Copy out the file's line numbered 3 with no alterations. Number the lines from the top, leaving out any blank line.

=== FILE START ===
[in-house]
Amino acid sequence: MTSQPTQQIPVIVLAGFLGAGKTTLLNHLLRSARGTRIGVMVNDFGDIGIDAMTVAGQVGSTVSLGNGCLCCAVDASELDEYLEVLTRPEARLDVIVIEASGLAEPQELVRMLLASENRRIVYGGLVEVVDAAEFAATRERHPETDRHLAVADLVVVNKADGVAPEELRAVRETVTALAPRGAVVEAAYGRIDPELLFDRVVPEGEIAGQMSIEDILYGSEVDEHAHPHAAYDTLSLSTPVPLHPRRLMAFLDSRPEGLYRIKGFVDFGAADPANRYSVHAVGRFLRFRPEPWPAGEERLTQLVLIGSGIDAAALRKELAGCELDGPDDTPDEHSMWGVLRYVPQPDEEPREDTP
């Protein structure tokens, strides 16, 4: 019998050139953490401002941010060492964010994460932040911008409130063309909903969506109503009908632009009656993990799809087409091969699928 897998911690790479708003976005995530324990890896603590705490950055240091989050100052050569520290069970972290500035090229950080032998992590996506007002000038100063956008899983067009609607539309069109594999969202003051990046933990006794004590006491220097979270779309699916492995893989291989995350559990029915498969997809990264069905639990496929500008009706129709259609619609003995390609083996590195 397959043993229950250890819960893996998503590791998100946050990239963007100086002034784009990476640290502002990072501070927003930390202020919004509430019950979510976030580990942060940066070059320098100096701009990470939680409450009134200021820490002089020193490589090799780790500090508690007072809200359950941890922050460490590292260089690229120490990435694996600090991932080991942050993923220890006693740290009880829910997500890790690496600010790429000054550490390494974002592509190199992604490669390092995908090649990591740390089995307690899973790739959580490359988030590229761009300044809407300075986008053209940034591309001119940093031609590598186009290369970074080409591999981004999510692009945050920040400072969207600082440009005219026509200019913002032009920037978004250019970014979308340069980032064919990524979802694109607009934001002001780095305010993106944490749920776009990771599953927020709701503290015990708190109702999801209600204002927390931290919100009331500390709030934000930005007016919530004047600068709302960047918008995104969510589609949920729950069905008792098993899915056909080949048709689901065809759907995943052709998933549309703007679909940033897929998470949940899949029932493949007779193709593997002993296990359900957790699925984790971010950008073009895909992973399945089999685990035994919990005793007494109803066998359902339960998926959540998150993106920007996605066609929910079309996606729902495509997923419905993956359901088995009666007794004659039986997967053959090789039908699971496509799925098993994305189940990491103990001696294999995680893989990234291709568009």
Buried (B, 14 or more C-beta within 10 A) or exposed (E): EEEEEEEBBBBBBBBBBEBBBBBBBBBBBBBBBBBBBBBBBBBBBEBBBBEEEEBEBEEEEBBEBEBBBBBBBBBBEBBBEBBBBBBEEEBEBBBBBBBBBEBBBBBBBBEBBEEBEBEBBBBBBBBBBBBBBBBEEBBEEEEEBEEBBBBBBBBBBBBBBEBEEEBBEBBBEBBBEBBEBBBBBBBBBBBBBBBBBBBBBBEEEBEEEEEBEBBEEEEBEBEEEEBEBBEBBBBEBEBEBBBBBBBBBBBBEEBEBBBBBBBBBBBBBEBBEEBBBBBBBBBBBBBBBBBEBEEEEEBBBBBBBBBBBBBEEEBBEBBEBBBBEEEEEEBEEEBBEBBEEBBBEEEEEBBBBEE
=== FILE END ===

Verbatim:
């Protein structure tokens, strides 16, 4: 019998050139953490401002941010060492964010994460932040911008409130063309909903969506109503009908632009009656993990799809087409091969699928 897998911690790479708003976005995530324990890896603590705490950055240091989050100052050569520290069970972290500035090229950080032998992590996506007002000038100063956008899983067009609607539309069109594999969202003051990046933990006794004590006491220097979270779309699916492995893989291989995350559990029915498969997809990264069905639990496929500008009706129709259609619609003995390609083996590195 397959043993229950250890819960893996998503590791998100946050990239963007100086002034784009990476640290502002990072501070927003930390202020919004509430019950979510976030580990942060940066070059320098100096701009990470939680409450009134200021820490002089020193490589090799780790500090508690007072809200359950941890922050460490590292260089690229120490990435694996600090991932080991942050993923220890006693740290009880829910997500890790690496600010790429000054550490390494974002592509190199992604490669390092995908090649990591740390089995307690899973790739959580490359988030590229761009300044809407300075986008053209940034591309001119940093031609590598186009290369970074080409591999981004999510692009945050920040400072969207600082440009005219026509200019913002032009920037978004250019970014979308340069980032064919990524979802694109607009934001002001780095305010993106944490749920776009990771599953927020709701503290015990708190109702999801209600204002927390931290919100009331500390709030934000930005007016919530004047600068709302960047918008995104969510589609949920729950069905008792098993899915056909080949048709689901065809759907995943052709998933549309703007679909940033897929998470949940899949029932493949007779193709593997002993296990359900957790699925984790971010950008073009895909992973399945089999685990035994919990005793007494109803066998359902339960998926959540998150993106920007996605066609929910079309996606729902495509997923419905993956359901088995009666007794004659039986997967053959090789039908699971496509799925098993994305189940990491103990001696294999995680893989990234291709568009």